You must propose a solution to one of the 3 challenges in each application. If you want to apply for more than one challenge, you will need to submit a separate application for each challenge.
Additional information on the clinical background to the challenges will be available when you register for the competition.
Challenge A: diabetic foot ulceration
Your project must develop an automated mechanism that assesses the risk of diabetic foot ulceration. The mechanism must:
- use recognised risk factors
- be suitable for use at the point of care (POC)
- work with new or existing datasets
- create algorithms using artificial intelligence or machine learning, or a combination of both
The new algorithms must:
- use data extraction and integration to address individual risk stratification for foot ulceration and amputation
- tackle risk factor management for cardiovascular morbidity and mortality
The technology must provide feedback reports and alerts of foot and mortality risk. These can be through audio-visual, haptic or bio-feedback, as critical components and active ingredients in effective behaviour change interventions.
The technology can include software applications, data-exchange integration platforms and innovative technology including novel POC approaches. These must aid clinical and patient-facing models for personalised risk stratification, monitoring, targeted interventions or treatment decision support.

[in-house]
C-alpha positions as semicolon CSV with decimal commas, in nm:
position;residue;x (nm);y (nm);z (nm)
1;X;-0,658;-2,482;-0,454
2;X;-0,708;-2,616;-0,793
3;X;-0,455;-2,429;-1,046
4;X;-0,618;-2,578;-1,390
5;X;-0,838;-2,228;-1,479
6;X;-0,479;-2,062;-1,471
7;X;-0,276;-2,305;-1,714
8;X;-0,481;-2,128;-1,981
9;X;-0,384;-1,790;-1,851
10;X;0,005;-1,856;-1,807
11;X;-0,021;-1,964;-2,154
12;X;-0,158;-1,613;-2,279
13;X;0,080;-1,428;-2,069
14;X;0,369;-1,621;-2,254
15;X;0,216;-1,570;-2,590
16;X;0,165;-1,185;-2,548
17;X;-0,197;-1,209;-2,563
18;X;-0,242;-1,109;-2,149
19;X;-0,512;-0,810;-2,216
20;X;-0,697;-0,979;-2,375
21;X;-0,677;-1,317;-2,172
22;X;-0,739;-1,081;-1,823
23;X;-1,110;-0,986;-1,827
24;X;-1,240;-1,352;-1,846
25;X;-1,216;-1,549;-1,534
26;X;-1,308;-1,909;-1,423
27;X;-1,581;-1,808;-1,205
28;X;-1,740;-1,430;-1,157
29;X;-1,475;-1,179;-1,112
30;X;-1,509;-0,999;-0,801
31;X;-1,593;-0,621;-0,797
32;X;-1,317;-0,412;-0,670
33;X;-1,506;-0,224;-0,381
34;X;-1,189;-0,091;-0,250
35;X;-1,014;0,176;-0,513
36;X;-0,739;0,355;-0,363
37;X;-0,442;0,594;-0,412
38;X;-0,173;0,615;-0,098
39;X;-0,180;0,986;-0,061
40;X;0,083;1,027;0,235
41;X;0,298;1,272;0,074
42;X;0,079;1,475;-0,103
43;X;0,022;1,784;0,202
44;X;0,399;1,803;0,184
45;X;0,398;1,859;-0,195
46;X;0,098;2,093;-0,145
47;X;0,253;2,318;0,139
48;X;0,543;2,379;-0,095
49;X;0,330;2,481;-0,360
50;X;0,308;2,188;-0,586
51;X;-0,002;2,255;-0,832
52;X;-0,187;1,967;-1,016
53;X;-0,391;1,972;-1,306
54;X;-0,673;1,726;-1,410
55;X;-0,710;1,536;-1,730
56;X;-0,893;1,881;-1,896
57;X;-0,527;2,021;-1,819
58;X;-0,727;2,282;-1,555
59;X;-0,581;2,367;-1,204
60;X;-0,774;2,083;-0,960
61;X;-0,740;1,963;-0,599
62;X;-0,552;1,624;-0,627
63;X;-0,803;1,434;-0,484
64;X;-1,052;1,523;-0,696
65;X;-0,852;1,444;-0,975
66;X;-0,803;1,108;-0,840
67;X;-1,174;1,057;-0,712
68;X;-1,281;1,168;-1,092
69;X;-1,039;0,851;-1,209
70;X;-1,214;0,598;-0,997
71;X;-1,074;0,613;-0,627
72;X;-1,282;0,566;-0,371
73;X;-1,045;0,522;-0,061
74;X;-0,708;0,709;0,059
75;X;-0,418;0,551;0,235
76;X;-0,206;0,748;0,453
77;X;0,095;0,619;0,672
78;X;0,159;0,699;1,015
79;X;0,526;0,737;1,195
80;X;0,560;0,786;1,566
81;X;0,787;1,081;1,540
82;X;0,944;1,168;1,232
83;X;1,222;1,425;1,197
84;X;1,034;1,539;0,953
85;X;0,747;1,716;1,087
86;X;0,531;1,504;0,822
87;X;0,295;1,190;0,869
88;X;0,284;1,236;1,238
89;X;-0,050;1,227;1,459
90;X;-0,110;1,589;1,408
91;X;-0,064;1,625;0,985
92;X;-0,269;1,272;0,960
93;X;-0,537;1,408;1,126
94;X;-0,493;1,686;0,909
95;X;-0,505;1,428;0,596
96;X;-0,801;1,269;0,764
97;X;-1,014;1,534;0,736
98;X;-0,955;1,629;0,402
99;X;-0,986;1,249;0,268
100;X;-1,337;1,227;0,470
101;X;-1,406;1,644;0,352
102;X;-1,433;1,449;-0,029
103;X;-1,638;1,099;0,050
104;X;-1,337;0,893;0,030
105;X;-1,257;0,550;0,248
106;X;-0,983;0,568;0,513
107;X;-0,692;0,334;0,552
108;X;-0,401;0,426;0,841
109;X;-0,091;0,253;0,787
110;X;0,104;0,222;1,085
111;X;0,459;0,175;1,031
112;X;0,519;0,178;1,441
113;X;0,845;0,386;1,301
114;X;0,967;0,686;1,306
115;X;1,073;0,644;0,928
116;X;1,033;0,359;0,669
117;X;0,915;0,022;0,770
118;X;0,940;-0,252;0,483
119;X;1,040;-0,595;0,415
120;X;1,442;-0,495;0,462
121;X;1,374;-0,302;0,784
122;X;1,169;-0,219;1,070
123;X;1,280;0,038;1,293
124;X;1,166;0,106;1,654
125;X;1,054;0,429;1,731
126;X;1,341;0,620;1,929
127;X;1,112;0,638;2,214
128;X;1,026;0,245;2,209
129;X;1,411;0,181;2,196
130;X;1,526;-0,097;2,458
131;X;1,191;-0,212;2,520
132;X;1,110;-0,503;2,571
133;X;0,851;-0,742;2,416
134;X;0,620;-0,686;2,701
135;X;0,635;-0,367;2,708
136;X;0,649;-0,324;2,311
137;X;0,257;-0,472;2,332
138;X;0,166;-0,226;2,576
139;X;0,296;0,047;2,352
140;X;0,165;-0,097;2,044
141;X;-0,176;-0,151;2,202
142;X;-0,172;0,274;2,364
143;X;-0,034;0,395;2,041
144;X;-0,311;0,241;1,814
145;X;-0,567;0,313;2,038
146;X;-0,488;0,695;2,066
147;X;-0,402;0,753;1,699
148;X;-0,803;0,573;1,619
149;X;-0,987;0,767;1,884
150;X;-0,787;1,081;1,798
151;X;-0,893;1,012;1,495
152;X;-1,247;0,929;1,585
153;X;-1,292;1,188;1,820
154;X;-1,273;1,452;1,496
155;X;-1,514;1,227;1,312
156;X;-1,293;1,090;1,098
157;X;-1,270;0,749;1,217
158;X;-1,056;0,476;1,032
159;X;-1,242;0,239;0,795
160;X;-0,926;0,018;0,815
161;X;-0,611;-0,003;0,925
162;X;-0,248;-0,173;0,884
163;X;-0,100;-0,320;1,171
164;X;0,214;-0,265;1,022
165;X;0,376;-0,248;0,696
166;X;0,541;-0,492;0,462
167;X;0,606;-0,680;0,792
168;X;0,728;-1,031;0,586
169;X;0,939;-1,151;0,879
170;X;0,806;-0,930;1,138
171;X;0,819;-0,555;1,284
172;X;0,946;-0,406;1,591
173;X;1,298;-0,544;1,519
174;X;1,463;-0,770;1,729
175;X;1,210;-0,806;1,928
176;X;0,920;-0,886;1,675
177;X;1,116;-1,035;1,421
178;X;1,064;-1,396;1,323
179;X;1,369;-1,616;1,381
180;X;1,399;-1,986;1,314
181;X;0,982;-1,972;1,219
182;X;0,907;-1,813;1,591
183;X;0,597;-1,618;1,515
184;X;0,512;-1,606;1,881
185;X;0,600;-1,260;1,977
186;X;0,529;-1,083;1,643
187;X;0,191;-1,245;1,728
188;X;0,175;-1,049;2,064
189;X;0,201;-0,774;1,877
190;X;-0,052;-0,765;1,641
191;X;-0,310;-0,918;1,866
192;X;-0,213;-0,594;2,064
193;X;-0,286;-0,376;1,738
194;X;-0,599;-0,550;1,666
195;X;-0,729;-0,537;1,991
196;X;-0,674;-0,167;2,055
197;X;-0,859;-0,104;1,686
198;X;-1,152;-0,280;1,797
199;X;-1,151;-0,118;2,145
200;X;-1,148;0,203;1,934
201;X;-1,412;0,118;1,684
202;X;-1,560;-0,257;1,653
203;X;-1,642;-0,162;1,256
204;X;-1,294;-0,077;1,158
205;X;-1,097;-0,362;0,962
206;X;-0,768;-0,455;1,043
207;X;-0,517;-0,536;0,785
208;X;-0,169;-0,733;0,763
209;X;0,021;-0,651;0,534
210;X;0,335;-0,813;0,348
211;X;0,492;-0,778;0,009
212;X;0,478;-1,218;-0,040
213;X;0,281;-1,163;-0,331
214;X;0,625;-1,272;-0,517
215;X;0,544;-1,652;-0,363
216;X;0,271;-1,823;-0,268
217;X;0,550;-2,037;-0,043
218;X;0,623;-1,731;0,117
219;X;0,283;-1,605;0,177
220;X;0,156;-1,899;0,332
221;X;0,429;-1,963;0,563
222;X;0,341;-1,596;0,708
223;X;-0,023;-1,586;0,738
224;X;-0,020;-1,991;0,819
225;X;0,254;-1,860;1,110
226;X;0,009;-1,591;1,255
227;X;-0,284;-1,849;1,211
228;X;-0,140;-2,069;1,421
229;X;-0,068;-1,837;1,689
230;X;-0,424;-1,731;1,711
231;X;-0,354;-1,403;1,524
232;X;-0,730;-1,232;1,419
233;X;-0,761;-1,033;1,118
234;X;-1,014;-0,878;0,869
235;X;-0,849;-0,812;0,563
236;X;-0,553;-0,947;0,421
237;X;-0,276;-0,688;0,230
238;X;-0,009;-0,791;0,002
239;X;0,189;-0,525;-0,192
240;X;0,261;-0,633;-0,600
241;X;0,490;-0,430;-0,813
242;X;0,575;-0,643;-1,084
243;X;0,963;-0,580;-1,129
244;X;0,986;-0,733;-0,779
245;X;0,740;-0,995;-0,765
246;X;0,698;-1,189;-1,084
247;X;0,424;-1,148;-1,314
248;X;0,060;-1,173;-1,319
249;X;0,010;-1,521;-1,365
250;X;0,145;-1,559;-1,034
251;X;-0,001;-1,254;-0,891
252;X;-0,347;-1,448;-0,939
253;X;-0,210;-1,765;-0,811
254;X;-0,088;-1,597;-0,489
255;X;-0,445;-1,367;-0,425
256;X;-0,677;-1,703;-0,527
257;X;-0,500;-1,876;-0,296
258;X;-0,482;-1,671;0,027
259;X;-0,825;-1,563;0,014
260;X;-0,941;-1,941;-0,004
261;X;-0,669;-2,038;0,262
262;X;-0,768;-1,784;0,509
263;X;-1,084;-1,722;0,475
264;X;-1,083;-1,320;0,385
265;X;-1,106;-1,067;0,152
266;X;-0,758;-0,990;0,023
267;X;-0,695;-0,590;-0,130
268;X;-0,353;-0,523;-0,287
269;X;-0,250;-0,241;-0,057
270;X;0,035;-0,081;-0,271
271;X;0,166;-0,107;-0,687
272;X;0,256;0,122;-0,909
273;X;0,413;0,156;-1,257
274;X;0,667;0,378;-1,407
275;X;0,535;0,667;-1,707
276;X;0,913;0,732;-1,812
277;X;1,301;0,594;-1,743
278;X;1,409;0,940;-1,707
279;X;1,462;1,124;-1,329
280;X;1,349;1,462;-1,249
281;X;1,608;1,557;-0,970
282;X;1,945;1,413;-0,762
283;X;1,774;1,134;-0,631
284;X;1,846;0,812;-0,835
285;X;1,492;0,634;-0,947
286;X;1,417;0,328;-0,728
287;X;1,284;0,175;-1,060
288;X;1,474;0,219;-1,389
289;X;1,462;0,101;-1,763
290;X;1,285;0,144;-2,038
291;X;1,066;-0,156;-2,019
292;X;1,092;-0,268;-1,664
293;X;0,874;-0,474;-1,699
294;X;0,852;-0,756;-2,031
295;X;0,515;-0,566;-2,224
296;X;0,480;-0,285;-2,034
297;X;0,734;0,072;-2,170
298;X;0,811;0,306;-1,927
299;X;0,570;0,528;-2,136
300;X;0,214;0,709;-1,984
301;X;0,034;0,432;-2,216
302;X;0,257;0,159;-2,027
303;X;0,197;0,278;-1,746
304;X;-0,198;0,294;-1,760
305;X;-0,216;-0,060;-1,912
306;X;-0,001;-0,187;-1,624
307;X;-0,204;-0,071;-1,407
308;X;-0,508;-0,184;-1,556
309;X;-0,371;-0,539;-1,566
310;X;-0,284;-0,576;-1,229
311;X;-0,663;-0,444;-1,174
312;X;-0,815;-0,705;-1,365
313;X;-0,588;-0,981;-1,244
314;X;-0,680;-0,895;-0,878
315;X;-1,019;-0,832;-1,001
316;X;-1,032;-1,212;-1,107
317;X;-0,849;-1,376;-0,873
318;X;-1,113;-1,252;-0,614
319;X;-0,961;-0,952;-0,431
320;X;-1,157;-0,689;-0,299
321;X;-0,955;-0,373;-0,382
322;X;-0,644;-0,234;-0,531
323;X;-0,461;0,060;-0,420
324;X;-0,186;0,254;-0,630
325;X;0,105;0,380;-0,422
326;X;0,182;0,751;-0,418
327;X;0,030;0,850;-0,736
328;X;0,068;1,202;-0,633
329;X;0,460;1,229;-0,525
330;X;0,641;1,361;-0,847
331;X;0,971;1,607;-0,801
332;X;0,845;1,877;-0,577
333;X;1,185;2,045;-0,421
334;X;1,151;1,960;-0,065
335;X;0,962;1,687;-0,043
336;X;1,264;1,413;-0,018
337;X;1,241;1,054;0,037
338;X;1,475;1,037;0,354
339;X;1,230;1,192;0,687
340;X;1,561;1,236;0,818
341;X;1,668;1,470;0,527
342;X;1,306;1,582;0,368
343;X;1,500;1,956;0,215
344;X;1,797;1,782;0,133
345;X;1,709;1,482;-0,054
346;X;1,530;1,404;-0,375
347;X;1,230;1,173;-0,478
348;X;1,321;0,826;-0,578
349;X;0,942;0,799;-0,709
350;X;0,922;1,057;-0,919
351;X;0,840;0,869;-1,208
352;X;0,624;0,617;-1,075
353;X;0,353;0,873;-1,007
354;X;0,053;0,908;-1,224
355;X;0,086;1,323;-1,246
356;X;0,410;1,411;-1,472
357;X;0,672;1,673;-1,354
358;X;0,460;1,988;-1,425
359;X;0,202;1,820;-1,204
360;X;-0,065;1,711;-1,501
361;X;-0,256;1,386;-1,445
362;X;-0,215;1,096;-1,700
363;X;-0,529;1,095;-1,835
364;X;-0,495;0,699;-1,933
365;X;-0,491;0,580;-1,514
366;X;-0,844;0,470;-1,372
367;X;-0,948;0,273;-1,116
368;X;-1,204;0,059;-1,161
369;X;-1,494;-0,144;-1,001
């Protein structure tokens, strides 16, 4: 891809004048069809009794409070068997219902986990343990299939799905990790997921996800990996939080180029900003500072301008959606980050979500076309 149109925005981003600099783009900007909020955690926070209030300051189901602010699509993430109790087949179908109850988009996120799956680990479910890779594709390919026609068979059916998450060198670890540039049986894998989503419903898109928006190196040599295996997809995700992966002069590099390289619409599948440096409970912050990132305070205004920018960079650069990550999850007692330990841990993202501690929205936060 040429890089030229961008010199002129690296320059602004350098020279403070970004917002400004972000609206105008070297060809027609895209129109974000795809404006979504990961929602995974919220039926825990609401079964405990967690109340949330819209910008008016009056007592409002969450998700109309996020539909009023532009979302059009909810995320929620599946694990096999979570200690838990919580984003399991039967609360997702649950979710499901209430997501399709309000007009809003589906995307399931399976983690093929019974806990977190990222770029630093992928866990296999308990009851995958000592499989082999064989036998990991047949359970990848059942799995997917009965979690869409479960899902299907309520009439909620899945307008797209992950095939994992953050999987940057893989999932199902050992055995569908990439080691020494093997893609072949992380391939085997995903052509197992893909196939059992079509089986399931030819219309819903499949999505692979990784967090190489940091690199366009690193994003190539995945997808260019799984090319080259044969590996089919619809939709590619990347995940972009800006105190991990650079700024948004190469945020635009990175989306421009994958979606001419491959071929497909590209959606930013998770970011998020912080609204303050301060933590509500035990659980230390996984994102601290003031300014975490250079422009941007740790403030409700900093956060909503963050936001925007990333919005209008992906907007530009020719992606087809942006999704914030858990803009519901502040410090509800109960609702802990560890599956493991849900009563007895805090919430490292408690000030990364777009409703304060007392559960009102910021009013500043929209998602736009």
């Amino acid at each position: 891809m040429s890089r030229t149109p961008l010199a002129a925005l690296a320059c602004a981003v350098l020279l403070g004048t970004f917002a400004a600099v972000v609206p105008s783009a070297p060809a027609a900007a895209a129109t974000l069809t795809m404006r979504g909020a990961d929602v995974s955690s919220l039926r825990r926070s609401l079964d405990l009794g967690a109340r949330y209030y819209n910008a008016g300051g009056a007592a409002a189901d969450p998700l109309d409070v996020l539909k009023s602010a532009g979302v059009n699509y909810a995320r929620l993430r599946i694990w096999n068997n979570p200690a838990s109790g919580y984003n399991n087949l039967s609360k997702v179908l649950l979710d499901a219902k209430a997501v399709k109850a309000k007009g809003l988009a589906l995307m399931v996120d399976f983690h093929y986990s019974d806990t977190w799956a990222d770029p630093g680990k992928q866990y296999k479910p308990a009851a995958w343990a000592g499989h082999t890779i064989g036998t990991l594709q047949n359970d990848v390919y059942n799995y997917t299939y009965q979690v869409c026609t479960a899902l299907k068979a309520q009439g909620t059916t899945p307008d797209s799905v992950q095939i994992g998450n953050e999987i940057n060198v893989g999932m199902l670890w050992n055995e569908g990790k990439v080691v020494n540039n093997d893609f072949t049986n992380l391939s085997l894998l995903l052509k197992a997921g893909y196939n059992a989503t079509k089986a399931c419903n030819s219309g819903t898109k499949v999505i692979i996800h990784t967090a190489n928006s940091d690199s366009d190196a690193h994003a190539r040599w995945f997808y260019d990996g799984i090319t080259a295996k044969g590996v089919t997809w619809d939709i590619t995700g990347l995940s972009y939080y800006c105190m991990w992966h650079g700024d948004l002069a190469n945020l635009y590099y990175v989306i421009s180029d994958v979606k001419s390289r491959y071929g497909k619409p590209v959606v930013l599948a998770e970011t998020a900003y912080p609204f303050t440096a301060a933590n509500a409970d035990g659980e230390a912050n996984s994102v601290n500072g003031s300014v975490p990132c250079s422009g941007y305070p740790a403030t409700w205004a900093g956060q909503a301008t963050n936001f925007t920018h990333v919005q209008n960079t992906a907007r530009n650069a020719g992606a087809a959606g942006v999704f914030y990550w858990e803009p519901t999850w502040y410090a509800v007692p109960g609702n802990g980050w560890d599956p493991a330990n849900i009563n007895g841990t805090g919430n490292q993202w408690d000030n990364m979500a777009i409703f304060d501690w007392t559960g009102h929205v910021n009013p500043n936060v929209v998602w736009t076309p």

Solutions may also consider expansion of POC applications that capture and integrate other processes of care through assessment of additional diabetes risk. This can include factor screening for blood pressure, urine micro albumin measurement and retinal imaging.
Your project must also have:
- the ability to be effectively and securely integrated to NHS Scotland IT infrastructure
- an understanding of how any technology solutions or products will be economically sound and affordable for the NHS if adopted
Challenge B: diabetes care pathway for inpatients
Your project must develop a decision support tool and alert mechanism for clinical staff. This must improve the care of patients admitted to hospital, with a pre-existing diagnosis of diabetes. The tool must use available inpatient data sources to:
- improve triage
- prevent medication errors
- identify emergencies
- streamline the diabetes care pathway
By improving the clinical care of inpatients with a pre-existing diagnosis of diabetes, the support tool will deliver safer and better care on admission to hospital. This would include:
- managing and reporting hypoglycaemia (low blood sugar)
- guided insulin prescribing
- improved management of blood glucose
In phase 1 you will focus on a 3-month exploratory project with clinicians with the aim to get a deep understanding of clinical pathways and the most pressing needs.
To improve the identification (case finding) of people at risk of osteoporosis and fracture, including those with diabetes your project must:
- develop improved, less manual mechanisms of identifying patients with fractures who should be followed up by the Fracture Liaison Service (FLS). This may extend to automation of existing processes which largely rely on radiology reports from X-ray imaging. Images will be available if required.
- develop a more tailored solution to FLS identification for patients with diabetes that may require access to detailed clinical data collected over a period of time, such as glucose control and adherence to therapy.
Data sources available for this challenge include unstructured radiology reports, emergency department attendance reports (ED Trak), national diabetes dataset (SCI diabetes), bone metabolism data, and a historic dataset of patients identified to be at risk.